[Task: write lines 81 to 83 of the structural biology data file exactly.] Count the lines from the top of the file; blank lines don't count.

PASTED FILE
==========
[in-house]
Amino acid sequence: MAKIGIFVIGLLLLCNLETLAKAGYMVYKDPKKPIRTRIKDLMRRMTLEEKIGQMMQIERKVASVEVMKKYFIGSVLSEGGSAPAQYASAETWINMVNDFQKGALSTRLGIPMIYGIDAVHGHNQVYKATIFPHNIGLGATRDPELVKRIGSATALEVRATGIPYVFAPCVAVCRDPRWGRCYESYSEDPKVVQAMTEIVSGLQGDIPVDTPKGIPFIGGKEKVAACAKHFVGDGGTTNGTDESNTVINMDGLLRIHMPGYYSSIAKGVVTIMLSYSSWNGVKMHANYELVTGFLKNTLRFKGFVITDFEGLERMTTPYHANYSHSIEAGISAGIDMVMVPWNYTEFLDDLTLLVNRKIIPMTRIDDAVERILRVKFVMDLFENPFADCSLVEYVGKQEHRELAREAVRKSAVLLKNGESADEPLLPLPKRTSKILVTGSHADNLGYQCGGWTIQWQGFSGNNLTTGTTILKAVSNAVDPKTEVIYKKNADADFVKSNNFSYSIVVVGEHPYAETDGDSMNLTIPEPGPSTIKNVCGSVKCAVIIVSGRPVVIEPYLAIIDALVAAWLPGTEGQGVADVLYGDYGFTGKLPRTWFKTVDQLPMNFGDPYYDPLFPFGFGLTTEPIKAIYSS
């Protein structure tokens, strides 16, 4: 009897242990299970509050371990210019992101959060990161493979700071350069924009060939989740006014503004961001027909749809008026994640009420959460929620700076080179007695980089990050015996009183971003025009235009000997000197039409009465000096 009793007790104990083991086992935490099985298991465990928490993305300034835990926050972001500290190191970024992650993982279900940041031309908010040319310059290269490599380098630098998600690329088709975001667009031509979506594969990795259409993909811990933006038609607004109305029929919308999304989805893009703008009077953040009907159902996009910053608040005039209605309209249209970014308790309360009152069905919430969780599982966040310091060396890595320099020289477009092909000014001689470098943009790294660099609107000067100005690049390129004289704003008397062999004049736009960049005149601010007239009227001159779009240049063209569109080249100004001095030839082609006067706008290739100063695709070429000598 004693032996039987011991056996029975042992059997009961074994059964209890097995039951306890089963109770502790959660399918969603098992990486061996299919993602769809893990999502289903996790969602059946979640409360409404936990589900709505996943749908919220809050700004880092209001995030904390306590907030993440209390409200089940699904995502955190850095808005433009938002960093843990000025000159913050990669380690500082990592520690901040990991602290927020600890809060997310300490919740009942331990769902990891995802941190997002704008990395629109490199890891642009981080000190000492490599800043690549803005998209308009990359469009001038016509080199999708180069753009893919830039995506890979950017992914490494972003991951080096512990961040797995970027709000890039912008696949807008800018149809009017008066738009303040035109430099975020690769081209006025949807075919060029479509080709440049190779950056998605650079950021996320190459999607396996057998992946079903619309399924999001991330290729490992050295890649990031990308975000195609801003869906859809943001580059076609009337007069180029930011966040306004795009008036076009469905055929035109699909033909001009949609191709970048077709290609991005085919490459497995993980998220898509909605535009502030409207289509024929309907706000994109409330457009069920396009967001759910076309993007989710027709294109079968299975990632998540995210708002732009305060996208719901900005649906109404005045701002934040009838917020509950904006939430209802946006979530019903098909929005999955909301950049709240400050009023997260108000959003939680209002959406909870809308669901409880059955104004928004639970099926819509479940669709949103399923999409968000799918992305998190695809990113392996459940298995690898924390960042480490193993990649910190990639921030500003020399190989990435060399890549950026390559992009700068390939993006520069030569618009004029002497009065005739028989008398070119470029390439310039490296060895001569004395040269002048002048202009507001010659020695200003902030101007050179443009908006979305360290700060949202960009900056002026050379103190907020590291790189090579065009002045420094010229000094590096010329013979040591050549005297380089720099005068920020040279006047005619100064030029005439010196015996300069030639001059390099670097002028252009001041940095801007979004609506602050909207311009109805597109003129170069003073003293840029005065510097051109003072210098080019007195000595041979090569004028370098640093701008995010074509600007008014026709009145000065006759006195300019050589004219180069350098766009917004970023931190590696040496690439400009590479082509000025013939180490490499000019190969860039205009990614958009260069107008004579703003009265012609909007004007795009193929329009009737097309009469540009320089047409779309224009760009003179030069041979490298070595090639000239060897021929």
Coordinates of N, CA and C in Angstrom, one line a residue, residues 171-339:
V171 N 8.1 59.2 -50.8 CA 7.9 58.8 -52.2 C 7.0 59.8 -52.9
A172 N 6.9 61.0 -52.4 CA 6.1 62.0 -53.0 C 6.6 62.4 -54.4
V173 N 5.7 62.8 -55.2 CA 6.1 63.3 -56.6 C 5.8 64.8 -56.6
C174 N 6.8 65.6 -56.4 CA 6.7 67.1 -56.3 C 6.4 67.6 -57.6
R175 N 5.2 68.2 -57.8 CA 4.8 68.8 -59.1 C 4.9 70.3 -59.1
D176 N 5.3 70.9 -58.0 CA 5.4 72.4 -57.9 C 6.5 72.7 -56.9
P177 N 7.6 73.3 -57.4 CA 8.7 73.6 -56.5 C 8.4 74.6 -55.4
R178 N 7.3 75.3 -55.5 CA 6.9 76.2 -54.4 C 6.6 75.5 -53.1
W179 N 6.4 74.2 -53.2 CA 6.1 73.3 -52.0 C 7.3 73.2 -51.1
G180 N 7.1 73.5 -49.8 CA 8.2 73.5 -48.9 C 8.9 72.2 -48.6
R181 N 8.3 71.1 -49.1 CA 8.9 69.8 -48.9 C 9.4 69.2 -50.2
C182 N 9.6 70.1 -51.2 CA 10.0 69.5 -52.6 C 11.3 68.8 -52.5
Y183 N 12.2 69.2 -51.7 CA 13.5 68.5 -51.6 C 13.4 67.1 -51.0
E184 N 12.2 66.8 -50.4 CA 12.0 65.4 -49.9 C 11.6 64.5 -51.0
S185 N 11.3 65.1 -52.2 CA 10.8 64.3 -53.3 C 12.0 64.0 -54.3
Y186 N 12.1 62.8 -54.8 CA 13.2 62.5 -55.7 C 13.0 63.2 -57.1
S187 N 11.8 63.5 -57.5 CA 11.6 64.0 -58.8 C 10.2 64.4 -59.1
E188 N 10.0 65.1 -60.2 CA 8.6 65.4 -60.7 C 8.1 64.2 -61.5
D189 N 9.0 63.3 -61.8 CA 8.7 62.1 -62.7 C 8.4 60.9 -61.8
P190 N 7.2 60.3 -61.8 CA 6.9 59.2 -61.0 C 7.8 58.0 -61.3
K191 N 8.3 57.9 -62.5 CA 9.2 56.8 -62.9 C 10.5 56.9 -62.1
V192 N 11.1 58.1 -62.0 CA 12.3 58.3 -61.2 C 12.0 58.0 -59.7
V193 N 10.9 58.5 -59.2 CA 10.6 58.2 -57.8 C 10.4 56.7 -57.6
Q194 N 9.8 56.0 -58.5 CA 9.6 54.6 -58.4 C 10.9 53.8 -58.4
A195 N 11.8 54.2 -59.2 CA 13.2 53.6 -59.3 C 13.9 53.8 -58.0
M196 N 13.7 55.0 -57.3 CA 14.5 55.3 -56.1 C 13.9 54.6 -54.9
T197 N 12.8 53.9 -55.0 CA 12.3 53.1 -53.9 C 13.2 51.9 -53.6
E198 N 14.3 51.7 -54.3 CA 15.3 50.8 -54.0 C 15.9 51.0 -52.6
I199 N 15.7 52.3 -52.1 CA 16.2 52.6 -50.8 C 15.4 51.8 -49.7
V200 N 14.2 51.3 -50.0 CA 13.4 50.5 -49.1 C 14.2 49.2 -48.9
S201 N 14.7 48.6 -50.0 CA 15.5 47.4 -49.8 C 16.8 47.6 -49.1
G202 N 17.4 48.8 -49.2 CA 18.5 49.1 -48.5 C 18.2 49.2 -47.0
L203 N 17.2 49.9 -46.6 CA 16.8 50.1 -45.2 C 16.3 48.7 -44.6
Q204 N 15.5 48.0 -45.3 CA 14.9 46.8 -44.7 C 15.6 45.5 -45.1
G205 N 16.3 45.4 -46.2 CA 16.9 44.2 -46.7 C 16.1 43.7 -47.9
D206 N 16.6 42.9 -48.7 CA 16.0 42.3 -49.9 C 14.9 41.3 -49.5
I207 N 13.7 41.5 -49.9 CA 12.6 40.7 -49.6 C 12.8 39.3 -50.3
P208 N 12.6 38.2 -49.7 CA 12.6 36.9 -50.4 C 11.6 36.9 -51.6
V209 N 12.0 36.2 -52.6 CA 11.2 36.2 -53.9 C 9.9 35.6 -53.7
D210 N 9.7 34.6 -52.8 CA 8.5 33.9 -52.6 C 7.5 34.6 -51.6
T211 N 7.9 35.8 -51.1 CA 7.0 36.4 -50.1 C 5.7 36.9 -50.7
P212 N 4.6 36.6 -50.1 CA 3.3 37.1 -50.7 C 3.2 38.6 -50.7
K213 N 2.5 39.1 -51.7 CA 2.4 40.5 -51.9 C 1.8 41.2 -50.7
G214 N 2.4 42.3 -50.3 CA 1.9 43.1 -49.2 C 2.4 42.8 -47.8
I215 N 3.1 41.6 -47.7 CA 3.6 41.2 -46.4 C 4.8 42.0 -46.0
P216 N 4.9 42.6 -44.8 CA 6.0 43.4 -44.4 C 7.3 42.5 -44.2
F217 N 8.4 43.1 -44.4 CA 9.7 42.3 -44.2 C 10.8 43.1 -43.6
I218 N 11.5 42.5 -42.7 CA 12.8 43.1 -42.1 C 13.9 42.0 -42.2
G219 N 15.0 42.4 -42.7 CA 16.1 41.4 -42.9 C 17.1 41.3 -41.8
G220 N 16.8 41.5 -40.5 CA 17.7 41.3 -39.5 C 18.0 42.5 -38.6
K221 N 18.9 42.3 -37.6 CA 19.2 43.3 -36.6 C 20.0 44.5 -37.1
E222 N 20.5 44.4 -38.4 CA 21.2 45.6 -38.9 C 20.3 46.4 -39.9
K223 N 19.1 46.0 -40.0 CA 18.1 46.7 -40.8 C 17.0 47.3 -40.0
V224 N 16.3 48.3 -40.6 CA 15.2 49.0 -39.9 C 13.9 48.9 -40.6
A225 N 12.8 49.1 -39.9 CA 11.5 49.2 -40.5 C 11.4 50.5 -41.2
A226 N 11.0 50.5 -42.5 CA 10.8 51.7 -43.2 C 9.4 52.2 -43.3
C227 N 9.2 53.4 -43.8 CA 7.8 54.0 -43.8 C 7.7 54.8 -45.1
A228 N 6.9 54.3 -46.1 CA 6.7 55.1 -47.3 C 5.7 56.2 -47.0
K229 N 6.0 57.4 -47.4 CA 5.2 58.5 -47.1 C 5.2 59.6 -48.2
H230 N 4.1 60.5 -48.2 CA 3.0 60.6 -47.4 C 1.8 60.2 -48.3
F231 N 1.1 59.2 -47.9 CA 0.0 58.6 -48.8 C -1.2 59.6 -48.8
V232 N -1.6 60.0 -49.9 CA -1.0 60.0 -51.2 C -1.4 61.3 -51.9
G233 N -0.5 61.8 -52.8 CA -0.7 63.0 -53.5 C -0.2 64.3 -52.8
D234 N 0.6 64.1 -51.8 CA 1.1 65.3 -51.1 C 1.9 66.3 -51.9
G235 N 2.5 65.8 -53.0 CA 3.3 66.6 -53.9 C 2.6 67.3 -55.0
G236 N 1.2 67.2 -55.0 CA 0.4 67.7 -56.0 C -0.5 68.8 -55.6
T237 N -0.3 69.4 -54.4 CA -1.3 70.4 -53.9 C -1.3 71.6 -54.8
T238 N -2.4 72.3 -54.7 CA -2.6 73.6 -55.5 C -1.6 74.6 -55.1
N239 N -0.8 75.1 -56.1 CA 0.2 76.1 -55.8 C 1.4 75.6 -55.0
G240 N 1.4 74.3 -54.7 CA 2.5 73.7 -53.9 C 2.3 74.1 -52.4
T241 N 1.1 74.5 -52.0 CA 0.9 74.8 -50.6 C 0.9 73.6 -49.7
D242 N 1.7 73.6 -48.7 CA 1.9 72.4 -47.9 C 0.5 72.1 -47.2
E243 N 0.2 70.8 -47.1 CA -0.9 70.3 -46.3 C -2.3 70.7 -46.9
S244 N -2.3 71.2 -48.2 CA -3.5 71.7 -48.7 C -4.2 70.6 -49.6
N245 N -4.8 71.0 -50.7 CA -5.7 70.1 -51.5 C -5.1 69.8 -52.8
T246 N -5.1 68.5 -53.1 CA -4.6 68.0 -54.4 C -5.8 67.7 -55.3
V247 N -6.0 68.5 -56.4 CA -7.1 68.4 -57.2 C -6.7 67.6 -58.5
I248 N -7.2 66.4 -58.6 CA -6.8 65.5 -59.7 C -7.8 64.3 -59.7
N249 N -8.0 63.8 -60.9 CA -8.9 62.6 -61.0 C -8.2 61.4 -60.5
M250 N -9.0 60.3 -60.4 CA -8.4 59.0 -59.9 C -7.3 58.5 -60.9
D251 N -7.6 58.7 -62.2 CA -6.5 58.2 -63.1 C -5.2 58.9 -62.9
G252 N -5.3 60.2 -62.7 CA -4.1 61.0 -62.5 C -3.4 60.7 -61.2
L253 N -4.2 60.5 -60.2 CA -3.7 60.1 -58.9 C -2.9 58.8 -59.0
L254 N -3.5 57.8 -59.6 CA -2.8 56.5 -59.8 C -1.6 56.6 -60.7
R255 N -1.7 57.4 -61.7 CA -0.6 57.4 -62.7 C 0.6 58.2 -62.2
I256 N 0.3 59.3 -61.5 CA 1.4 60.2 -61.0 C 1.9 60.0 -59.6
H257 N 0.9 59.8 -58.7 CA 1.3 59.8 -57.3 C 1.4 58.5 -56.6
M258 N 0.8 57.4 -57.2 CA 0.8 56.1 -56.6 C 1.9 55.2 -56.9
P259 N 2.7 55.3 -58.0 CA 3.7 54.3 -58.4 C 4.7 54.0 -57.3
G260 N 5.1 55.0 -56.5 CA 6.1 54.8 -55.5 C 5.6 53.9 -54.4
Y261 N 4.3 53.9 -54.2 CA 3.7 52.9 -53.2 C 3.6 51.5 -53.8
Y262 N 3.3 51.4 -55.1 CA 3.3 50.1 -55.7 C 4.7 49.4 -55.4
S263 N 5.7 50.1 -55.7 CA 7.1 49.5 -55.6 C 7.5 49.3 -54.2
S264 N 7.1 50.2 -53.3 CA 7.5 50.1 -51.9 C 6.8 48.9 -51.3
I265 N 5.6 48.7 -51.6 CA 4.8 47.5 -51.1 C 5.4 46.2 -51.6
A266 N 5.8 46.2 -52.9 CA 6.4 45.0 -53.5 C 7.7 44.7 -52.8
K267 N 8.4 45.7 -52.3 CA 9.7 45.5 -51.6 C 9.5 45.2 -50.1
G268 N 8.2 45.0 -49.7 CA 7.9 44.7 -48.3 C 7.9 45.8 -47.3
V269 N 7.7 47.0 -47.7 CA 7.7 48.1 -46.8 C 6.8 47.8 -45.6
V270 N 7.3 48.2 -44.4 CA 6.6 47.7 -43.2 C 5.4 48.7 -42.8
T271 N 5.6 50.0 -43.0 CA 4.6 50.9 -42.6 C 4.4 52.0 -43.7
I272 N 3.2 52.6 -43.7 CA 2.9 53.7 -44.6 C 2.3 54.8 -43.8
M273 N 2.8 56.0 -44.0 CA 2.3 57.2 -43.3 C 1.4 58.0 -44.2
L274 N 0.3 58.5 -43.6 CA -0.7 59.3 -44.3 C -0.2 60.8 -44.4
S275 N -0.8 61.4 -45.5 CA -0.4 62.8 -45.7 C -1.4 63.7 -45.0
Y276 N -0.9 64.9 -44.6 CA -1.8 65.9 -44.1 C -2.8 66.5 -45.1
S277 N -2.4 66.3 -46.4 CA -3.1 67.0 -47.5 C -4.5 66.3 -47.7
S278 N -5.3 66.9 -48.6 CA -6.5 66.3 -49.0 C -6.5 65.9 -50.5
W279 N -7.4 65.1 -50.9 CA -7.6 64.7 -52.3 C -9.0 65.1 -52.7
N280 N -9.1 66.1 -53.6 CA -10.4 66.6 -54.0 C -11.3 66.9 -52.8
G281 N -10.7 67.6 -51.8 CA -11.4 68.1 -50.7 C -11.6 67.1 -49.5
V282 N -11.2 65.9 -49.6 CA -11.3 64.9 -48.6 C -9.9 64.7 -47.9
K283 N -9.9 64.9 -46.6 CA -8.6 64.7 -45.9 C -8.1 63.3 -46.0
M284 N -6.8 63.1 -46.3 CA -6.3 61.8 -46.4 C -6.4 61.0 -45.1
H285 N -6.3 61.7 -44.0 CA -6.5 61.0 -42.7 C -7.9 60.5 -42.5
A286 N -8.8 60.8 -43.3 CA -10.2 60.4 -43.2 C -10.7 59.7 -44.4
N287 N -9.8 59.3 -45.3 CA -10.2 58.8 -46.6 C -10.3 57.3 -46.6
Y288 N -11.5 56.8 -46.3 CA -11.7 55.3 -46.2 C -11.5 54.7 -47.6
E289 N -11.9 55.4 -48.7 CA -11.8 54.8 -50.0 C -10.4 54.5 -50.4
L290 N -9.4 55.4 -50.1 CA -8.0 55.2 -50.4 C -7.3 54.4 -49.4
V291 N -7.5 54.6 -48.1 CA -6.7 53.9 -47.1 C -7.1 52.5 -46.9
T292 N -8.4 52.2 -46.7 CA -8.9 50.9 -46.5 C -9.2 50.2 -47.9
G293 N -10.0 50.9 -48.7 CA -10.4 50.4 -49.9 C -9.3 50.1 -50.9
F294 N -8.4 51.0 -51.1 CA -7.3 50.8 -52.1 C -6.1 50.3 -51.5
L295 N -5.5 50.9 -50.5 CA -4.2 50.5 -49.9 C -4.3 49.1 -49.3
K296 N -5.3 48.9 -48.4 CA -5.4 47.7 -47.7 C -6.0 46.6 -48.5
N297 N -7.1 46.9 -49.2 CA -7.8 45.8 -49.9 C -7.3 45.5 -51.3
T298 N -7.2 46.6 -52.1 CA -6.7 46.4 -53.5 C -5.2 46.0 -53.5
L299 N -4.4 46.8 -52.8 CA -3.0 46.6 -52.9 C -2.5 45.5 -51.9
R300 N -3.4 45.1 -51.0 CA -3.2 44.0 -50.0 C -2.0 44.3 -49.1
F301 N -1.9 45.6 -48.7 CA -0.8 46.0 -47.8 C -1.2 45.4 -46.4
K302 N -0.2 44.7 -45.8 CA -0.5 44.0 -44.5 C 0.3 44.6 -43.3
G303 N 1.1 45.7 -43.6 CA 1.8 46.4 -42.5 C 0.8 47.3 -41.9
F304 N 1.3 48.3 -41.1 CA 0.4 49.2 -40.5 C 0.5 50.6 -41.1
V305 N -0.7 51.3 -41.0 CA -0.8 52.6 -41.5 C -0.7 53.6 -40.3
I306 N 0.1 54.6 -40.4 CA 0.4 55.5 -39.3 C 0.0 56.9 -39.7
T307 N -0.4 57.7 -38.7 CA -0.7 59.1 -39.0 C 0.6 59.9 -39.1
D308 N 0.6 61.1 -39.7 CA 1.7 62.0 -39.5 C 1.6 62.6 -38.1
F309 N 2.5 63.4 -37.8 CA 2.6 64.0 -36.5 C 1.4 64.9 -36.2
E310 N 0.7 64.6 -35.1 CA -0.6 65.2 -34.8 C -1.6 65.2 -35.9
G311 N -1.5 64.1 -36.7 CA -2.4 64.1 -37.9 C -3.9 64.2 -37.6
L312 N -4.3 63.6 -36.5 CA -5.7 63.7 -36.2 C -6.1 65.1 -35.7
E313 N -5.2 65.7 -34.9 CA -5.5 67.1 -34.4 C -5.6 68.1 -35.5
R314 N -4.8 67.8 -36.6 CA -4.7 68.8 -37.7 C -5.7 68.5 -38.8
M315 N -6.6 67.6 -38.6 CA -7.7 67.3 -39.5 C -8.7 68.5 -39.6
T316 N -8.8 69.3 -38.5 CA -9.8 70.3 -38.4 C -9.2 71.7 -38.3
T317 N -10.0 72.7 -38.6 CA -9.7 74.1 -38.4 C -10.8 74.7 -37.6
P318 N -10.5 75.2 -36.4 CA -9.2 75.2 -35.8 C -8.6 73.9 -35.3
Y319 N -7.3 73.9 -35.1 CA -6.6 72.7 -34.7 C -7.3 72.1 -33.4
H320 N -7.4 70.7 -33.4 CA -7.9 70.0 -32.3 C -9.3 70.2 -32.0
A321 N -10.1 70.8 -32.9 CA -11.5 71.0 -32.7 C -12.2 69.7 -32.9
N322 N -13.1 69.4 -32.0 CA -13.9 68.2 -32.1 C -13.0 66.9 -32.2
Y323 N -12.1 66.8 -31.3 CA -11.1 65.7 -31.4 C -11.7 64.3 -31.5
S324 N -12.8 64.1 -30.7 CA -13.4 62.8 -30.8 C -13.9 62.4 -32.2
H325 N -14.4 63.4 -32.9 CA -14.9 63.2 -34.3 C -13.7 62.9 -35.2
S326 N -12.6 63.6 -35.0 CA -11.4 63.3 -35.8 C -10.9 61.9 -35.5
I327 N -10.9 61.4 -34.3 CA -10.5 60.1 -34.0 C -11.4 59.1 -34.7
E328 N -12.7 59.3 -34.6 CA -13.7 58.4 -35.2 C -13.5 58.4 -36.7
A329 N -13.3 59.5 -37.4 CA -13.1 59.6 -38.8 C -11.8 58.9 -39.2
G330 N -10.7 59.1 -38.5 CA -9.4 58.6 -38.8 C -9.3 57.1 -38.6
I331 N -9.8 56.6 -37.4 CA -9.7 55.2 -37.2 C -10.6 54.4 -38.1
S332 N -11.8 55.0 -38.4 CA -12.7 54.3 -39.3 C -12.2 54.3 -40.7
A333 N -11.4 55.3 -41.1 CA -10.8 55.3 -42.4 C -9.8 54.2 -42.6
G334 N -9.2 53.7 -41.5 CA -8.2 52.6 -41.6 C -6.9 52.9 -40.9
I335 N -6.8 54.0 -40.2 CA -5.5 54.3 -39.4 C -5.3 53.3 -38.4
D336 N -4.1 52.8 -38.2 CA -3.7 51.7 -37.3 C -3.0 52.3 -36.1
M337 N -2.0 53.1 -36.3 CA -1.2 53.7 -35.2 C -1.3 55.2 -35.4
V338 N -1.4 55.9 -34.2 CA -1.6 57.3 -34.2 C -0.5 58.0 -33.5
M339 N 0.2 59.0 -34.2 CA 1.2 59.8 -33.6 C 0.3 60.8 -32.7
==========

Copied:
V247 N -6.0 68.5 -56.4 CA -7.1 68.4 -57.2 C -6.7 67.6 -58.5
I248 N -7.2 66.4 -58.6 CA -6.8 65.5 -59.7 C -7.8 64.3 -59.7
N249 N -8.0 63.8 -60.9 CA -8.9 62.6 -61.0 C -8.2 61.4 -60.5